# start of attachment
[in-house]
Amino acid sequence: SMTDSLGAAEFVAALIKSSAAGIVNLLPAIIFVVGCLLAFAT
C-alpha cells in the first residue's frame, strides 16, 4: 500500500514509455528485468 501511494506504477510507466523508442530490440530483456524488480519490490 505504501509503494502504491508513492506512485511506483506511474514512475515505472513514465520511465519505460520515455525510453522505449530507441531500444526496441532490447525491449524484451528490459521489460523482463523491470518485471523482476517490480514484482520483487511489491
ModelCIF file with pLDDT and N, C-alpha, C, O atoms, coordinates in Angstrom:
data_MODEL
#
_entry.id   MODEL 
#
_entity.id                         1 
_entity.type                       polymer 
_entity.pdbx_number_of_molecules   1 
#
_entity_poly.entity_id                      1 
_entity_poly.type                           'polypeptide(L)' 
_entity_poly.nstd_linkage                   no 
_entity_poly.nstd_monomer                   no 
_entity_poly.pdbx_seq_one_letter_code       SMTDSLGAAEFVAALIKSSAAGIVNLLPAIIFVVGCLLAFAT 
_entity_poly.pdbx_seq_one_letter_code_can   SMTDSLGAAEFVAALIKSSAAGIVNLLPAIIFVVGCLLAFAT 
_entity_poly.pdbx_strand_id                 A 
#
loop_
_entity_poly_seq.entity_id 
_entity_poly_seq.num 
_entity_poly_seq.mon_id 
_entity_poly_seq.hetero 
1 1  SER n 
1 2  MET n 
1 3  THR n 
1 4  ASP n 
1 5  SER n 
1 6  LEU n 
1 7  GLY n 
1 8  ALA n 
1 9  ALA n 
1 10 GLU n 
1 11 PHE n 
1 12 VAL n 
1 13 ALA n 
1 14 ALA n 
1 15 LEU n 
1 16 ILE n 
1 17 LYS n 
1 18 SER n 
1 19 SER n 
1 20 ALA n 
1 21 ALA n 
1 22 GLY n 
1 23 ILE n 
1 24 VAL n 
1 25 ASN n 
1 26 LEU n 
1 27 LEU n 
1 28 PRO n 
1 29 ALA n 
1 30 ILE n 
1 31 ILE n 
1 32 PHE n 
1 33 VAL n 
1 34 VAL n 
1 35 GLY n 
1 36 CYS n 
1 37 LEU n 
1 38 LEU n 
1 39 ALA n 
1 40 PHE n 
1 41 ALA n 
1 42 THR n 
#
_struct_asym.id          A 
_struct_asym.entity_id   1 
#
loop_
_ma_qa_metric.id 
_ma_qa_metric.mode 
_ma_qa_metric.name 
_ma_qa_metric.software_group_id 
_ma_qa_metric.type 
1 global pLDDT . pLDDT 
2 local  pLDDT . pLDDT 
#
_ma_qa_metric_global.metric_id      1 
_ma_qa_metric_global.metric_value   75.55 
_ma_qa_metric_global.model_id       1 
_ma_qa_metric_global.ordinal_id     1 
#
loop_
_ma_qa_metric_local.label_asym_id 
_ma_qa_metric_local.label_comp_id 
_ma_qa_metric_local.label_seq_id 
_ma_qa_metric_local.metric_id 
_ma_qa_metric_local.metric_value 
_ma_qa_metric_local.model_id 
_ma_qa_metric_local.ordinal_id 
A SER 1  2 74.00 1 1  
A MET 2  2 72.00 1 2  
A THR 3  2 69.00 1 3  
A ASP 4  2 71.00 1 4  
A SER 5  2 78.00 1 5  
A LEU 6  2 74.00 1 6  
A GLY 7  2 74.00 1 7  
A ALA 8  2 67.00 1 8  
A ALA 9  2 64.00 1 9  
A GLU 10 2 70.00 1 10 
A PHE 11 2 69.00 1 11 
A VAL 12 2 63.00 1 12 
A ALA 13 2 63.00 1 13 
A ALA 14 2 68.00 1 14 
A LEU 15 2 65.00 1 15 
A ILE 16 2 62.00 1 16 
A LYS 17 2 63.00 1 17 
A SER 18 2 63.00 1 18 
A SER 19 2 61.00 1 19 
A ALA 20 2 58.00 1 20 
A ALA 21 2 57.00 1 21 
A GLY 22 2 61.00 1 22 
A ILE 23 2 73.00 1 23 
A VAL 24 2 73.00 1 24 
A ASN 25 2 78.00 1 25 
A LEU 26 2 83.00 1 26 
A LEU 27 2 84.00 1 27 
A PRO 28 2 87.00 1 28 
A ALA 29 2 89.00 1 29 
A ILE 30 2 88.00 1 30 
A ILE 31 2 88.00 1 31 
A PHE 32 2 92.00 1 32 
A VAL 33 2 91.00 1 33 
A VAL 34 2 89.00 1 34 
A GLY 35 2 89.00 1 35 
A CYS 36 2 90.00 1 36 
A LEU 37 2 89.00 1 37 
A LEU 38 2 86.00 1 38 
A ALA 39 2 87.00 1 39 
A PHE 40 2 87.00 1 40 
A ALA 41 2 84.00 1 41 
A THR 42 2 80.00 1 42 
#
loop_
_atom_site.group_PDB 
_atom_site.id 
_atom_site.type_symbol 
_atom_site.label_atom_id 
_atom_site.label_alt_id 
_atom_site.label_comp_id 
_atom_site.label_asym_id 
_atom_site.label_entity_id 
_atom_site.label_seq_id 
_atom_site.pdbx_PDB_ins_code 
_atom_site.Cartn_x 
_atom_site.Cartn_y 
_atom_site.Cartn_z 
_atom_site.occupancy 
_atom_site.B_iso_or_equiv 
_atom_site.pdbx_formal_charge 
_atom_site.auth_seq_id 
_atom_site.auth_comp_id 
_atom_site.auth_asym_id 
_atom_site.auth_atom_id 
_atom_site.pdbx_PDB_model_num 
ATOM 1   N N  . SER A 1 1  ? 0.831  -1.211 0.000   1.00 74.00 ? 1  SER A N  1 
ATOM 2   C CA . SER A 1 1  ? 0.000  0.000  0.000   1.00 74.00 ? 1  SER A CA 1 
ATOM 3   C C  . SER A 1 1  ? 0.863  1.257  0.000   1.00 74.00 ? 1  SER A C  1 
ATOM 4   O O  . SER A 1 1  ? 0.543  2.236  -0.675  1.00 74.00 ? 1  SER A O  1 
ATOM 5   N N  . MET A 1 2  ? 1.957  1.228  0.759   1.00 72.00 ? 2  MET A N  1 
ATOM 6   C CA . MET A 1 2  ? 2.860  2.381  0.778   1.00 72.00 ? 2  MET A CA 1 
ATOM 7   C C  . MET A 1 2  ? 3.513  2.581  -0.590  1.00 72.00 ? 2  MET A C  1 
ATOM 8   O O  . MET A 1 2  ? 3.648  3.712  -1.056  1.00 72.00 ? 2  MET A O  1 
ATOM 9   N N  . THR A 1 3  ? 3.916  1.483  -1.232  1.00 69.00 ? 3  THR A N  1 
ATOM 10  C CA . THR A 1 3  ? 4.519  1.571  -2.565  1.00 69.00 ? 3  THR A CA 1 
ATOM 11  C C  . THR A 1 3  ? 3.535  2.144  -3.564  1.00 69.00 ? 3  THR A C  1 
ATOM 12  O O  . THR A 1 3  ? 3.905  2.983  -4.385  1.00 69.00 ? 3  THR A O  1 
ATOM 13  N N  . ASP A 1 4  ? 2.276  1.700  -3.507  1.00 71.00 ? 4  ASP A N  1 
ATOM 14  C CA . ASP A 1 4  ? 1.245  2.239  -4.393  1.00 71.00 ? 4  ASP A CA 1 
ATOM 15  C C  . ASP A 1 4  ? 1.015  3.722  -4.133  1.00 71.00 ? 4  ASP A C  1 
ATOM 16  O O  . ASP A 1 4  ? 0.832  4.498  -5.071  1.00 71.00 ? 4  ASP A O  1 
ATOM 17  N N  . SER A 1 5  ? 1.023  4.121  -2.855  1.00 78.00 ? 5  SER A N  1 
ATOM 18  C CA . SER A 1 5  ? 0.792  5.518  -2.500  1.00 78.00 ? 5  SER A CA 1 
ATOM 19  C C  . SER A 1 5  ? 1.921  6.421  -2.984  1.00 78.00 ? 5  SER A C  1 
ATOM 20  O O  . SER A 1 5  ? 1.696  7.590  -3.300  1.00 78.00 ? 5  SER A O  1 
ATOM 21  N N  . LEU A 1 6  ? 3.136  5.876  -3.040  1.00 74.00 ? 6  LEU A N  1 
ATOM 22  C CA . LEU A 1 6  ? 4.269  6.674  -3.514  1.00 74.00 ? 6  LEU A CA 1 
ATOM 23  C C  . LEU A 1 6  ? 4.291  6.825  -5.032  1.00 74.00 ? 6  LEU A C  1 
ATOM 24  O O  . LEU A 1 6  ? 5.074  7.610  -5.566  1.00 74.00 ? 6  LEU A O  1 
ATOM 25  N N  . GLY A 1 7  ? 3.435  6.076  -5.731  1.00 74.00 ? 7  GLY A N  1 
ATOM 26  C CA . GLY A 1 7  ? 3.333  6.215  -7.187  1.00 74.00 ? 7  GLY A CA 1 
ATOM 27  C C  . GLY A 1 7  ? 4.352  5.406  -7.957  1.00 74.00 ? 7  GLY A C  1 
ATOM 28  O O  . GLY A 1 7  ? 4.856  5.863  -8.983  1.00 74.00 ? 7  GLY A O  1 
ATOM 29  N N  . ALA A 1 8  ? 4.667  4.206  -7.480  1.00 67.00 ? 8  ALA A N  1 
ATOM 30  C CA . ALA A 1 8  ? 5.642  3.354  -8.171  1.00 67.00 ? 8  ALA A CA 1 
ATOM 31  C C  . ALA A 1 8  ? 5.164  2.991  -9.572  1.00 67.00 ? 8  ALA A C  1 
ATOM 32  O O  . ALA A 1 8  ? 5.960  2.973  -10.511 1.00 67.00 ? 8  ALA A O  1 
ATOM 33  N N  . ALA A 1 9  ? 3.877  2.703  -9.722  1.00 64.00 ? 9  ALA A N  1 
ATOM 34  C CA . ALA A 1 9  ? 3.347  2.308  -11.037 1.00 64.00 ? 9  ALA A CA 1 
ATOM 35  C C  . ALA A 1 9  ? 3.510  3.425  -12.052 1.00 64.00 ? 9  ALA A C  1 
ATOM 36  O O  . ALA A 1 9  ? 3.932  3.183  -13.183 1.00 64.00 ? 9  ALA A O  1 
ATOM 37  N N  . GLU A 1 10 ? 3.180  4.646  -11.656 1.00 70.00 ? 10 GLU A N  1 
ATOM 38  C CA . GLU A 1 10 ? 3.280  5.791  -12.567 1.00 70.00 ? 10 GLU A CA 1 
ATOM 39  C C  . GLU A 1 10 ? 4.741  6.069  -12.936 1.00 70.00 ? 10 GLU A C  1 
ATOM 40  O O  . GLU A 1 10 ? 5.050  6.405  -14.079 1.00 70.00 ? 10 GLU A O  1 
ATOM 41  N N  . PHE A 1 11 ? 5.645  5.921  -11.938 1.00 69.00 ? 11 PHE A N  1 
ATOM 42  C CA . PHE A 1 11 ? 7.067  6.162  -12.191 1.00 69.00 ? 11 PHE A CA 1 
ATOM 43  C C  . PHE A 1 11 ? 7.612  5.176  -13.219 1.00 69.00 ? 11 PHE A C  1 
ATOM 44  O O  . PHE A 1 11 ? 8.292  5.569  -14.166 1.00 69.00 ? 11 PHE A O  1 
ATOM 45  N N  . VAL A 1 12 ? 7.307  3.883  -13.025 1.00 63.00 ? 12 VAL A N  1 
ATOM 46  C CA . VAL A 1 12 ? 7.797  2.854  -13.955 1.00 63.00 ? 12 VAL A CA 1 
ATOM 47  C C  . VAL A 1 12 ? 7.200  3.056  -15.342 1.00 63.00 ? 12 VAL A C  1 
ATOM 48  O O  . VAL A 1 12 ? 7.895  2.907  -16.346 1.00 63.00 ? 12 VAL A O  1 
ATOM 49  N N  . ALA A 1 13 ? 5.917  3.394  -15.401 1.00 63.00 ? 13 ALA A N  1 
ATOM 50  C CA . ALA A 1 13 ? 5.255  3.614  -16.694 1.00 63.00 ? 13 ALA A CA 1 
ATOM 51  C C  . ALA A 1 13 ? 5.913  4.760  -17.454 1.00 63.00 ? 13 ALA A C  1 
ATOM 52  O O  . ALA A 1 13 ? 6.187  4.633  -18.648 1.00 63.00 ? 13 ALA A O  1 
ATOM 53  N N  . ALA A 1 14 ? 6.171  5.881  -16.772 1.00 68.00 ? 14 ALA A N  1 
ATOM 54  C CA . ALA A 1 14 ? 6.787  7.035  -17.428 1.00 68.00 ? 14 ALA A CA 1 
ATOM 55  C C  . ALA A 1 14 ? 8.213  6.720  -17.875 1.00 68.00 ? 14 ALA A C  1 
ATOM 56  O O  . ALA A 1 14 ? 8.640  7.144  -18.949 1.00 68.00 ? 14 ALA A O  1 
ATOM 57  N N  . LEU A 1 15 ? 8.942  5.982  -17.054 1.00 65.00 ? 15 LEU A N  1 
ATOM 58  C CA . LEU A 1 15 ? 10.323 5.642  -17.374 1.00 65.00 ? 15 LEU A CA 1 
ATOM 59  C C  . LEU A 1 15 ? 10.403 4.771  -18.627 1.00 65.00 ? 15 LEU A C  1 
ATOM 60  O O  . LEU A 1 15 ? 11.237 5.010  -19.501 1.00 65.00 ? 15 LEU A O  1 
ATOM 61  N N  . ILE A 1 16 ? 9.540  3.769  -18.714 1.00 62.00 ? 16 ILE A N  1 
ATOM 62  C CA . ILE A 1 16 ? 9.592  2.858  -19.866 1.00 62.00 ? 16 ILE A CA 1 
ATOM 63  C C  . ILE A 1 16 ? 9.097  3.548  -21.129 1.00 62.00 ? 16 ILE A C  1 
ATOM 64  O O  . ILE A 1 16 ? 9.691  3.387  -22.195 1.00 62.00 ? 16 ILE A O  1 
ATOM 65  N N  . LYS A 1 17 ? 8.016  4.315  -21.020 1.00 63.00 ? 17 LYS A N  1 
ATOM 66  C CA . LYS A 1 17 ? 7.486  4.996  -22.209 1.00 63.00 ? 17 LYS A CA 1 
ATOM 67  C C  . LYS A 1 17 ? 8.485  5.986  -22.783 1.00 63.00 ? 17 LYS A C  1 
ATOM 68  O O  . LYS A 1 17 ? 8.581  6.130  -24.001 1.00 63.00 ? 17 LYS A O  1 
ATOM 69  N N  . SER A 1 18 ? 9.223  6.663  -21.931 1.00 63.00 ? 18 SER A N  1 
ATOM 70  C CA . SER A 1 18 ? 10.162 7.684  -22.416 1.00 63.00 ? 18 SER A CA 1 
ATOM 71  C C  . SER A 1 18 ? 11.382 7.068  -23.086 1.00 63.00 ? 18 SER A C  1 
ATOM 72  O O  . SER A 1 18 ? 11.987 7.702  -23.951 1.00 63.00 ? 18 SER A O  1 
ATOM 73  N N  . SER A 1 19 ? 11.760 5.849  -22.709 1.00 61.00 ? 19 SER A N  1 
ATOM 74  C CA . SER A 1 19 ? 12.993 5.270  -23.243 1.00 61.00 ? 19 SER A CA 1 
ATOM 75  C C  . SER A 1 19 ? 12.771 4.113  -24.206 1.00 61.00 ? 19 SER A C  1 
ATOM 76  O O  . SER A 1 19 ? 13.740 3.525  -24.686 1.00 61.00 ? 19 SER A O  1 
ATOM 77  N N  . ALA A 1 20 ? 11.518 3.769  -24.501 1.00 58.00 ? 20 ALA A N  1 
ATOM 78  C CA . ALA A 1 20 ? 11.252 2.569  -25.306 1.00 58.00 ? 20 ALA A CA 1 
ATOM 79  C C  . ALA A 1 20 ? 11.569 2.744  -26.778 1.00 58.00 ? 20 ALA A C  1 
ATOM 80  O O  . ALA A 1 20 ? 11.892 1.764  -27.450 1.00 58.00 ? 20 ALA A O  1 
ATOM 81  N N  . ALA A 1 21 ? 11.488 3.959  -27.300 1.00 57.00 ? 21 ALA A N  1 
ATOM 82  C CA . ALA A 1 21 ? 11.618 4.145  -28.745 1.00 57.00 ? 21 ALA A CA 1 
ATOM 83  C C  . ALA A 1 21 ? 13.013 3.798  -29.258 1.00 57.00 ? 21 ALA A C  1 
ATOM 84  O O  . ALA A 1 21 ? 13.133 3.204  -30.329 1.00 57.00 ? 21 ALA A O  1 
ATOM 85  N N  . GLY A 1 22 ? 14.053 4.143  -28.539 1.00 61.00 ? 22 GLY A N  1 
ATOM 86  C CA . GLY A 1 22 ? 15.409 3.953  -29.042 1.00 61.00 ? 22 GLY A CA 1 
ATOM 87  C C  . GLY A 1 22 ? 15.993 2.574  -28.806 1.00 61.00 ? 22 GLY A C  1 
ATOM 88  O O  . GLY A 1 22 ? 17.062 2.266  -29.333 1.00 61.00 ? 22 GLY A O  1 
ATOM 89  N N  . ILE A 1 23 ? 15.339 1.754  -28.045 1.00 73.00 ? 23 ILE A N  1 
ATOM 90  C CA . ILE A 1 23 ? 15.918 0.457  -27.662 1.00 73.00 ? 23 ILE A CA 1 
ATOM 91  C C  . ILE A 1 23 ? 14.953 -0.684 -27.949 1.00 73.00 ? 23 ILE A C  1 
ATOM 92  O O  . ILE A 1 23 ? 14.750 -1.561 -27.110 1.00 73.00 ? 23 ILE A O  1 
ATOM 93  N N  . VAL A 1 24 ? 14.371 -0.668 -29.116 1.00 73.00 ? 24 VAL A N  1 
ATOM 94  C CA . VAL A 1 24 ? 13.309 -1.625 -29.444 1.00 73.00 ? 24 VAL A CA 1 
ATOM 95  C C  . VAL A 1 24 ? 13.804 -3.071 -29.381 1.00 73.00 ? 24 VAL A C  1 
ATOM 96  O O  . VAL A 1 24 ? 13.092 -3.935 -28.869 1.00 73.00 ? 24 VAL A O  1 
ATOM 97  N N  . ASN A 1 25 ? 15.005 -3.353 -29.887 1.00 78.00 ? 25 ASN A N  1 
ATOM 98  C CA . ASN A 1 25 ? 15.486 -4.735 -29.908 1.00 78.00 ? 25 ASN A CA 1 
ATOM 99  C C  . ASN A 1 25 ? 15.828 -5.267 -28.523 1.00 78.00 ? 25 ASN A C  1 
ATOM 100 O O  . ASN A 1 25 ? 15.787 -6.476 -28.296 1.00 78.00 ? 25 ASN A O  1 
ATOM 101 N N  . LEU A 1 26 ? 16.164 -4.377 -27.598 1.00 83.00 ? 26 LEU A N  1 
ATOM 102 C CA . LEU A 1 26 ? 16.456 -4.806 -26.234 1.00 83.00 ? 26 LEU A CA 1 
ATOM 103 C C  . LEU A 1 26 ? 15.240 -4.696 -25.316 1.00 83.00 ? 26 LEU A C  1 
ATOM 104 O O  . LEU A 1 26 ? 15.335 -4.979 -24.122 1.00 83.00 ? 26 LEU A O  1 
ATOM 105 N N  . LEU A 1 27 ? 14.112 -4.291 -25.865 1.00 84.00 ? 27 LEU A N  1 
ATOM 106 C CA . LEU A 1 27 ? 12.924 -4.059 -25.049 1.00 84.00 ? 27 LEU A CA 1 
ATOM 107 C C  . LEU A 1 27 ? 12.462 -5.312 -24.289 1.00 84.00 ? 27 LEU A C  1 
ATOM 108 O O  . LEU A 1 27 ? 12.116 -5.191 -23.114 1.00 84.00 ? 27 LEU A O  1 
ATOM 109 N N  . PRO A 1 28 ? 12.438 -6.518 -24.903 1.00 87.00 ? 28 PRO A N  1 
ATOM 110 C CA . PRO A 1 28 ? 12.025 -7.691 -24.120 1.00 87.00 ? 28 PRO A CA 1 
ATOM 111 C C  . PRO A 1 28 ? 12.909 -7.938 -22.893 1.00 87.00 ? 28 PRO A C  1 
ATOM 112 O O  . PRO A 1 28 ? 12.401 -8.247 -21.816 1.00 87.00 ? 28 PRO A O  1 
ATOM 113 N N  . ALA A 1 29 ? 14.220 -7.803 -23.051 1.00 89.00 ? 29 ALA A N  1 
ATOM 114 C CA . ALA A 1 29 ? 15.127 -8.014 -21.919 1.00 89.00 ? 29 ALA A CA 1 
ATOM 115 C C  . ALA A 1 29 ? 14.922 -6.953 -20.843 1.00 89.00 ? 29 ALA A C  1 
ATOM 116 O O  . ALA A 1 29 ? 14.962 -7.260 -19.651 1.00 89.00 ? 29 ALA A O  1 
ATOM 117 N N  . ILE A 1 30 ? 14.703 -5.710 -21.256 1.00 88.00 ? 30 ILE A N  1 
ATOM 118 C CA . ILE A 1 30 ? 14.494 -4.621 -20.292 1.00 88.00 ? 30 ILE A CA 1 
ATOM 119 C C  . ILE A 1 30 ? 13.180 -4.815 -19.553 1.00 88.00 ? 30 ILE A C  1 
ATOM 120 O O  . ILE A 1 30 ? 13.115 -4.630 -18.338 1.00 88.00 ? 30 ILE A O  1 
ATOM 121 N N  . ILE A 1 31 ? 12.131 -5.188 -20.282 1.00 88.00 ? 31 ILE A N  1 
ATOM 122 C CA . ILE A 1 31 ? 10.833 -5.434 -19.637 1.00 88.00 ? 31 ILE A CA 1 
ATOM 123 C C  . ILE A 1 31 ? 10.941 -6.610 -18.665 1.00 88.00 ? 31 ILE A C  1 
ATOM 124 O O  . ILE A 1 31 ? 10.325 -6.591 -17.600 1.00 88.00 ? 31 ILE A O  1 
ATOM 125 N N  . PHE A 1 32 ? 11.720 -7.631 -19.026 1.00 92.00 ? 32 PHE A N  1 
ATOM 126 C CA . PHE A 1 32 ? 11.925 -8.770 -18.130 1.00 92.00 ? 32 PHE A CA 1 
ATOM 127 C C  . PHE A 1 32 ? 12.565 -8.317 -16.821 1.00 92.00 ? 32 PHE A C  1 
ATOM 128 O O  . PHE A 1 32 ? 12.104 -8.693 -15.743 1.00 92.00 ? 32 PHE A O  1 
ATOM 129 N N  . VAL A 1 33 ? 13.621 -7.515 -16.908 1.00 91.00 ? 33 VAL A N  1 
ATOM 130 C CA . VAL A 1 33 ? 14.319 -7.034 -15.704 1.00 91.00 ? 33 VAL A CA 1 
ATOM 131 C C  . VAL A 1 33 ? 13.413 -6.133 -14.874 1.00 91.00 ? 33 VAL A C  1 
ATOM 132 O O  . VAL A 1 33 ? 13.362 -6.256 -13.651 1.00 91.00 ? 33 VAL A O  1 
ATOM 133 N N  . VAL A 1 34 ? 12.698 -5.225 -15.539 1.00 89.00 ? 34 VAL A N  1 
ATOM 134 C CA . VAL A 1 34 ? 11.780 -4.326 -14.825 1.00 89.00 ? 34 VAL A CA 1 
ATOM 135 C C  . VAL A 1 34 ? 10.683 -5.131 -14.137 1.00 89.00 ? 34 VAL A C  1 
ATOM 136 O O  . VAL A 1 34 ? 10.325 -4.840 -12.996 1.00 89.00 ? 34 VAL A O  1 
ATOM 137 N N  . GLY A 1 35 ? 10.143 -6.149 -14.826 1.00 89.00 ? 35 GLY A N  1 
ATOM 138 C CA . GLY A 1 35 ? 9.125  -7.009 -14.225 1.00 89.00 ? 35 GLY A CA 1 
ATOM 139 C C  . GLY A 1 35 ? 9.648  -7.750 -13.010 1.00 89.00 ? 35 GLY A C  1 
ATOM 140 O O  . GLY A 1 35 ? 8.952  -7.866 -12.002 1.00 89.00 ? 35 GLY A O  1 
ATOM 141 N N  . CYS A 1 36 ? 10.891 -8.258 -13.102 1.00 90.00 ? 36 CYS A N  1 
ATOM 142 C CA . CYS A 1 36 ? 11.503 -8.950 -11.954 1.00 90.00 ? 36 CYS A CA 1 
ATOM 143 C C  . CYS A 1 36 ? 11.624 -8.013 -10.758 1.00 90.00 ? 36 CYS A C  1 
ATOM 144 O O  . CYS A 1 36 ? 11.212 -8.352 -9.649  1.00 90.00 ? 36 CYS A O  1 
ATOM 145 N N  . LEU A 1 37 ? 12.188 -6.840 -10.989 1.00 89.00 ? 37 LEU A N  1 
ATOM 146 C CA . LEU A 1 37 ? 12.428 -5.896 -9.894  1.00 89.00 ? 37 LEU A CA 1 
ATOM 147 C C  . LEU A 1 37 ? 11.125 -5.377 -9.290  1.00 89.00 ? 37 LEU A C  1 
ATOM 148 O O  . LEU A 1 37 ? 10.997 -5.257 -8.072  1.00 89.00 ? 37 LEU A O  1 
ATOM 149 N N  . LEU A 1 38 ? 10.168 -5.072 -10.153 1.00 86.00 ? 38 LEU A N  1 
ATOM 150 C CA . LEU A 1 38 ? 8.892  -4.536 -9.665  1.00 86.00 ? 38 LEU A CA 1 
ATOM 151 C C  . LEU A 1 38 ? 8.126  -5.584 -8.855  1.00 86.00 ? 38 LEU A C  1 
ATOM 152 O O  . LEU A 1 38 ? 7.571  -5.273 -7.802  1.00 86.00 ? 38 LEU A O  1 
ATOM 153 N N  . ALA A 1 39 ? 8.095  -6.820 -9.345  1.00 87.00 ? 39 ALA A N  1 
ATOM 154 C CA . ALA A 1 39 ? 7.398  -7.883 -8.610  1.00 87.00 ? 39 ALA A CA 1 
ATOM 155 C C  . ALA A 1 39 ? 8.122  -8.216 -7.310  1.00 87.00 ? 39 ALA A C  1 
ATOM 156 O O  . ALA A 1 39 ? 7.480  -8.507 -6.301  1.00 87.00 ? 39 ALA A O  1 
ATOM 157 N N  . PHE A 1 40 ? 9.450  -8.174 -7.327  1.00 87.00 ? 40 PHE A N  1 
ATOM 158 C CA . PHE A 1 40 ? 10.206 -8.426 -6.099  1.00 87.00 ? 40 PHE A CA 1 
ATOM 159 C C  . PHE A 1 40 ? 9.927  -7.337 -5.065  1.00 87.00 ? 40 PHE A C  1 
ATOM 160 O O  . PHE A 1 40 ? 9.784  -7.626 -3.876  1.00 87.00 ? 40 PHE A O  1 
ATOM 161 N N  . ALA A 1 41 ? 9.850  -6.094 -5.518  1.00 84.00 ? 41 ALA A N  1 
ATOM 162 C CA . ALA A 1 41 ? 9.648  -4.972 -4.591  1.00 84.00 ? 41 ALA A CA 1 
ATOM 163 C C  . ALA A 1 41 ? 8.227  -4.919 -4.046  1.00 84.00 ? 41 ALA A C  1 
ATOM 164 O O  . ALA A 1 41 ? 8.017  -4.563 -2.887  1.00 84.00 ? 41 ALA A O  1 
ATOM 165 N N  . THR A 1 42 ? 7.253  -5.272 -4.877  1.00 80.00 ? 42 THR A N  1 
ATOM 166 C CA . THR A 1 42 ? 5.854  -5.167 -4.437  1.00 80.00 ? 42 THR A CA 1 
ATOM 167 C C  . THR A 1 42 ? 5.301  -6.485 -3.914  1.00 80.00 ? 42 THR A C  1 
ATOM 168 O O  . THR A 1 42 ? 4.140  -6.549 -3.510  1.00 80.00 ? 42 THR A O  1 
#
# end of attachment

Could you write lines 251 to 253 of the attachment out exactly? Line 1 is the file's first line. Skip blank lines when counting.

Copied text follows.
ATOM 93  N N  . VAL A 1 24 ? 14.371 -0.668 -29.116 1.00 73.00 ? 24 VAL A N  1 
ATOM 94  C CA . VAL A 1 24 ? 13.309 -1.625 -29.444 1.00 73.00 ? 24 VAL A CA 1 
ATOM 95  C C  . VAL A 1 24 ? 13.804 -3.071 -29.381 1.00 73.00 ? 24 VAL A C  1 